Humboldt and Bonpland departed from La Coruña, Spain, in June 1799, on a Spanish frigate, slipping past a British blockade in the dark of night, in the midst of a storm, and carrying with him a unique document from the Spanish government. He and Bonpland had been granted complete freedom to explore -- for scientific purposes -- any or all of Spain's largely unexplored American colonies; to make astronomical observations, maps; to collect; to go wherever they wished, speak to whomever they wished. The whole arrangement was quite unprecedented (prior to this Spain had rigorously denied any such travels by foreigners), and it had come about quite by chance.
They landed [in New Granada or Venezuela], bag and baggage, on July 16, 1799. Their gear included forty-odd scientific instruments, the most versatile and finest available at the time and just the sort of thing Thomas Jefferson would have found fascinating. Included were a tiny, two-inch sextant, compasses, a microscope , barometers and thermometers that had been standardized with those of the Paris observatory before departure, three different kinds of electrometers, a device for measuring the specific gravity of seawater, telescopes, a theodolite, a Leyden jar, an instrument by which the blueness of the sky could be determined, a large and cumbersome magnetometer, and a rain gauge. Their excitement was enormous. No botanist, no naturalist or scientist of any kind, had ever been there before them. Everything was new, even the stars in the sky. "We are here in a divine country," Humboldt wrote to his brother. "What trees! Coconut trees, fifty to sixty feet high, Poinciana pulcherrima, with a foot-high bouquet of magnificent, bright-red flowers; pisang and a host of trees with enormous leaves and scented flowers, as big as the palm of a hand, of which we knew nothing ... And what colors in birds, fish, even crayfish (sky blue and yellow)! we rush around like the demented; in the first three days we were quite unable to classify anything; we pick up one object to throw it away for the next. Bonpland keeps telling me that he will go mad if the wonders do not cease soon."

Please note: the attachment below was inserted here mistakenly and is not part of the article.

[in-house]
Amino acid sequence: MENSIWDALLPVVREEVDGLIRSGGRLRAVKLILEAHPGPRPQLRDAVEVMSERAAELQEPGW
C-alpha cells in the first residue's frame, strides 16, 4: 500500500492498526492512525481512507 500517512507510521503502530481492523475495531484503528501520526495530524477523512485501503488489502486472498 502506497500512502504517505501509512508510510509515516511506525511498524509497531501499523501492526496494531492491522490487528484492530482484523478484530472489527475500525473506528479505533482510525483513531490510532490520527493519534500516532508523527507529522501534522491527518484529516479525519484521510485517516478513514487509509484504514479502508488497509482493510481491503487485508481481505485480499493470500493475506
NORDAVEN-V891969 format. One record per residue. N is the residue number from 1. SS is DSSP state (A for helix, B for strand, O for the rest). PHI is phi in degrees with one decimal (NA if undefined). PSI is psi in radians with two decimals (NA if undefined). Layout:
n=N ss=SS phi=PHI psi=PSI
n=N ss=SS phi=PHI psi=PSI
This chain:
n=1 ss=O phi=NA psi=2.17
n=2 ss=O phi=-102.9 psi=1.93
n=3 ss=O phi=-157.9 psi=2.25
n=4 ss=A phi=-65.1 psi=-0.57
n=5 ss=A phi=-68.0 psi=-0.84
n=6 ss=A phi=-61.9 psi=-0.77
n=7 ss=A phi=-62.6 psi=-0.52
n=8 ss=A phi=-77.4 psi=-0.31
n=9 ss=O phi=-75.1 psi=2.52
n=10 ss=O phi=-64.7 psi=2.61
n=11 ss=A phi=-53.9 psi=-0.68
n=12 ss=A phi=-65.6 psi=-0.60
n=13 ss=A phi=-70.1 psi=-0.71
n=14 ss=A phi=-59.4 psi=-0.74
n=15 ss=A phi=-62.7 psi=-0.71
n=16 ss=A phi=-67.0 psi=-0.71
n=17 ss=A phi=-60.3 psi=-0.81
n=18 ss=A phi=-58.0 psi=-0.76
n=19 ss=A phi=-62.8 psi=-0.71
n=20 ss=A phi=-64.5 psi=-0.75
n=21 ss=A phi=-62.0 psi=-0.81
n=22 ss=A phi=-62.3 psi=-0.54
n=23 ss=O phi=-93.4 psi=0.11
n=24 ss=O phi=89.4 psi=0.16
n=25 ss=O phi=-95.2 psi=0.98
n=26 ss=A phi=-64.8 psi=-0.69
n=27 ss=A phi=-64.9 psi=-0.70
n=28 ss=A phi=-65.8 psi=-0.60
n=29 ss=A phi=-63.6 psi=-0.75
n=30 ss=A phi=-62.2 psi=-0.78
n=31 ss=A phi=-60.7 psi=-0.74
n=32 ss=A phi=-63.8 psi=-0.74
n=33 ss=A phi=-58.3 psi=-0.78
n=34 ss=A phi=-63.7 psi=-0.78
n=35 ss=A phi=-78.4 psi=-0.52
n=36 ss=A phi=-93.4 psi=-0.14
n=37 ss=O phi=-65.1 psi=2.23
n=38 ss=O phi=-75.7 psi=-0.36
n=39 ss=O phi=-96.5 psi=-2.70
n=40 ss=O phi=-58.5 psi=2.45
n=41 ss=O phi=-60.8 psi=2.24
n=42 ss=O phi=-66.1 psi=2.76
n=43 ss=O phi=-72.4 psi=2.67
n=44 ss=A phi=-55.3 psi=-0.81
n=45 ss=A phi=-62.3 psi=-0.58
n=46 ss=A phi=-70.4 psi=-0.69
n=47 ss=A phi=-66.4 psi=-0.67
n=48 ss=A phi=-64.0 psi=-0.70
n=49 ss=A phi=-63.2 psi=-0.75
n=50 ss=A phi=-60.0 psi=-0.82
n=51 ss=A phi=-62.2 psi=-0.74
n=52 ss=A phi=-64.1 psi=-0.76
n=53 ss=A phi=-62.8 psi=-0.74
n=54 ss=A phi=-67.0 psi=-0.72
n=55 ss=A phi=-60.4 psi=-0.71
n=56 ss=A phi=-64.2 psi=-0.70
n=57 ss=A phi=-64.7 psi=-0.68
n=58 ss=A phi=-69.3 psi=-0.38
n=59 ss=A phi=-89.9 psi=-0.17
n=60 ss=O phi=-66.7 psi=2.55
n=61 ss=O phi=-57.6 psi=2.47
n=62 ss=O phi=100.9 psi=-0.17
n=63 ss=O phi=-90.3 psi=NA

Humboldt is considered to be the "second discoverer of Cuba" due to all the scientific and social research he conducted on this Spanish colony. During an initial three-month stay at Havana, his first tasks were to properly survey that city and the nearby towns of Guanabacoa, Regla and Bejucal. He befriended Cuban landowner and thinker Francisco Arrango y Parreño; together they visited the Guines area in south Havana, the valleys of Matanzas Province, and the Valley of the Sugar Mills in Trinidad. Those three areas were, at the time, the first frontier of sugar production in the island. During those trips, Humboldt collected statistical information on Cuba's population, production, technology and trade, and with Arrango, made suggestions for enhancing them. He predicted that the agricultural and commercial potential of Cuba was huge and could be vastly improved with proper leadership in the future. After traveling to America, Humboldt returned to Cuba for a second, shorter stay in April 1804. During this time he socialized with his scientific and landowner friends, conducted mineralogical surveys and finished his vast collection of the island's flora and fauna.